by John McCaffrey

Ronald scanned the personals of an Internet-based dating service, sifting through photos of women ages 27-37, a decade he decided, as a 38 year old, he could date effectively. This is how he thought. An Engineer’s mind. Life decisions, including affairs of the heart, were approached with precise planning, sober preparation, logical thought.

He was dateless now for a year, but aware of being alone just recently. The remainder of time had been absorbed in a work project. From January to October, ten months, he had designed and overseen the installation of a new software system that enabled a well-known Fortune 500 company to make payroll with just one computer stroke. He had consulted on the project, and the check for his services made him blush more than the glowing compliments received from the company’s executives. He hadn’t though much of the 300 or so employees that lost their job due to the efficiency of his product.

In November and December, Ronald basked in the glow of his success, spending a little of the money on a two-week vacation to South America and buying a vintage Camaro which he kept under protective blanket in the garage of this three-bedroom condo. But the New Year came and he found himself a bit depressed with his idle status, being in between jobs and in no need financially to work for a while. This did not sit well with him and he began to drift into a languid anxiety that manifested itself in a sprinkle of adolescent acne across his forehead and a nervous tic where he would yawn and rub his eyes vigorously with the balls of his hands. He had already ruined two sets of contact lens in this fashion.

It was the winter’s first blizzard, a steady plop that whited the sky and blocked him inside for a day, when Ronald logged onto the computer, checked his e-mail, and opened the lone missive without looking at the sender’s name. It was a pornographic advertisement, slipped through his SPAM detector, promoting Russian women, of all sizes, shapes, ages. Amateurs, girls right off the boat, former Communists, now living it up in America, caught in compromising positions by their boyfriends, guys who obviously liked to wield video cameras around their homes and catch their Russian girlfriends in compromising positions. Ronald was not the type to view pornography or even masturbate, much, but the words bore into him and he found himself clicking onto the web site, ordering a free trial membership, and ogling the computer screen for hours while a foot of new snow blanketed the ground.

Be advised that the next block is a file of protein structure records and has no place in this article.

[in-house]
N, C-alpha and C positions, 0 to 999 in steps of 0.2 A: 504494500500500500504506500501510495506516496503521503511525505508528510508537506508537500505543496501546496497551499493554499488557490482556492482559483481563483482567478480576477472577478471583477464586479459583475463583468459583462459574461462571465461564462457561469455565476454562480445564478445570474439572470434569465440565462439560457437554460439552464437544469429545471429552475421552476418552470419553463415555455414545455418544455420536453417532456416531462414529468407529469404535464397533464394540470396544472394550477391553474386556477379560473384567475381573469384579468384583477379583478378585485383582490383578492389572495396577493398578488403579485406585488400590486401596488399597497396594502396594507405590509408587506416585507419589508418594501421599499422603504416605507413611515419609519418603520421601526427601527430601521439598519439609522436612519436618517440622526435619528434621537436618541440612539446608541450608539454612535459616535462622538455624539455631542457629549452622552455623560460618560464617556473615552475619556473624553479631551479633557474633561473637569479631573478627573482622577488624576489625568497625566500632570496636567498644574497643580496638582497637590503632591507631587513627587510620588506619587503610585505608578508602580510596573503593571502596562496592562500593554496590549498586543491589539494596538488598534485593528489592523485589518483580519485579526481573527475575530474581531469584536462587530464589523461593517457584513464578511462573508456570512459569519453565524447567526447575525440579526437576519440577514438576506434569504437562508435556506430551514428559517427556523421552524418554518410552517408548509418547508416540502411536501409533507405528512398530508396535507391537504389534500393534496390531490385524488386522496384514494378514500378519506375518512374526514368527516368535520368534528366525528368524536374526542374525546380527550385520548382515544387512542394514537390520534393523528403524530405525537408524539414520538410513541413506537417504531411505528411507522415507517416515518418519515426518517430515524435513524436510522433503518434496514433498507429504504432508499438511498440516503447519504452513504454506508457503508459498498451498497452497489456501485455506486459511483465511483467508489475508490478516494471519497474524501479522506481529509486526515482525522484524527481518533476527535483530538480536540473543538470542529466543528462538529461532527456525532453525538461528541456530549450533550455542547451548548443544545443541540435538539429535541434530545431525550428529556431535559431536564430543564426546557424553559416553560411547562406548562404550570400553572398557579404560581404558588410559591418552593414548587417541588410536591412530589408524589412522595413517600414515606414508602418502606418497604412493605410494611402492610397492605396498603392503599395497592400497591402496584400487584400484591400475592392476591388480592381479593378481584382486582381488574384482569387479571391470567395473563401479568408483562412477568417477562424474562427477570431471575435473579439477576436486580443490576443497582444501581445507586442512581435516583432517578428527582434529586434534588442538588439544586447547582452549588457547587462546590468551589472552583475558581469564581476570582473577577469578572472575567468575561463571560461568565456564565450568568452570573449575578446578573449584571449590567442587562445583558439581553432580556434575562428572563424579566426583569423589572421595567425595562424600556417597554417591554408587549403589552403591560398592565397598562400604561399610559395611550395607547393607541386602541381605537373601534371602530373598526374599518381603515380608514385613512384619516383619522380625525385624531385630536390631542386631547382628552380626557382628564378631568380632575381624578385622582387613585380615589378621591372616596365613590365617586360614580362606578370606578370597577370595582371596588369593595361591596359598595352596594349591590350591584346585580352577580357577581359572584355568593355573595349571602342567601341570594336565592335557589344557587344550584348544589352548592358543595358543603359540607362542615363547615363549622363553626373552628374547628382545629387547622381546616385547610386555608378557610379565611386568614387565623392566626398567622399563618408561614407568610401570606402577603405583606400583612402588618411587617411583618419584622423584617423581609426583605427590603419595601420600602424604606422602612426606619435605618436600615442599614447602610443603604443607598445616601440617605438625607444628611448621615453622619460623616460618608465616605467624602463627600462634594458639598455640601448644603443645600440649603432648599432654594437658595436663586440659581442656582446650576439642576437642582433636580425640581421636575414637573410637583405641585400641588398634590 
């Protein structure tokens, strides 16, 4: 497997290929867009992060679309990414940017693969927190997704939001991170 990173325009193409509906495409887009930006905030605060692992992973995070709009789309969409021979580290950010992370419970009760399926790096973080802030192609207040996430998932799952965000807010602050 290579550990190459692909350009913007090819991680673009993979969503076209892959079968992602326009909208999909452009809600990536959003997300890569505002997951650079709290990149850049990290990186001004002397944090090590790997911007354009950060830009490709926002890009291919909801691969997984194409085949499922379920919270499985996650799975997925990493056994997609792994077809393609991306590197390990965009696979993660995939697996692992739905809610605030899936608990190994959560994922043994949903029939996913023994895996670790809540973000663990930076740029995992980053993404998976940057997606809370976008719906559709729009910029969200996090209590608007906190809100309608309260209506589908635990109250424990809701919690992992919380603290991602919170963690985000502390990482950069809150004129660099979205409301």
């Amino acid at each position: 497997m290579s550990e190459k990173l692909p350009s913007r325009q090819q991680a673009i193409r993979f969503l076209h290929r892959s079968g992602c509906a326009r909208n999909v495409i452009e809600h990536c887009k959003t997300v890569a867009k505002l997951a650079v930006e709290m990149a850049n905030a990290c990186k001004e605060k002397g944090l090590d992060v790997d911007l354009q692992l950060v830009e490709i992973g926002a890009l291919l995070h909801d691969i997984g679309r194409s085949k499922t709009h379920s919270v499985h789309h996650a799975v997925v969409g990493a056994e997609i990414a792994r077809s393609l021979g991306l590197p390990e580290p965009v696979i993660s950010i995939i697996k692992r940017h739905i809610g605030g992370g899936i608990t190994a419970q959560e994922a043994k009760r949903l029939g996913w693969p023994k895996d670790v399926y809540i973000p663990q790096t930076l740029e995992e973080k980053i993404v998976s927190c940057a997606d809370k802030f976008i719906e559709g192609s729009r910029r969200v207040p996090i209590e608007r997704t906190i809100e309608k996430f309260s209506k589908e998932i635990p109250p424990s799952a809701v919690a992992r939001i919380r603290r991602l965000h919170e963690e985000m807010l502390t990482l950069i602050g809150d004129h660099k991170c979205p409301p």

He decided, right away, that the Russian girls were not posing; they really were caught, quite literally, with their pants down: on the toilet, applying makeup, brewing coffee, watching television. It was their eyes, their obliviousness and absorption into something else, that aroused him. Looking elsewhere, intent, not aware of the camera, not aware of the boyfriend, not aware of him.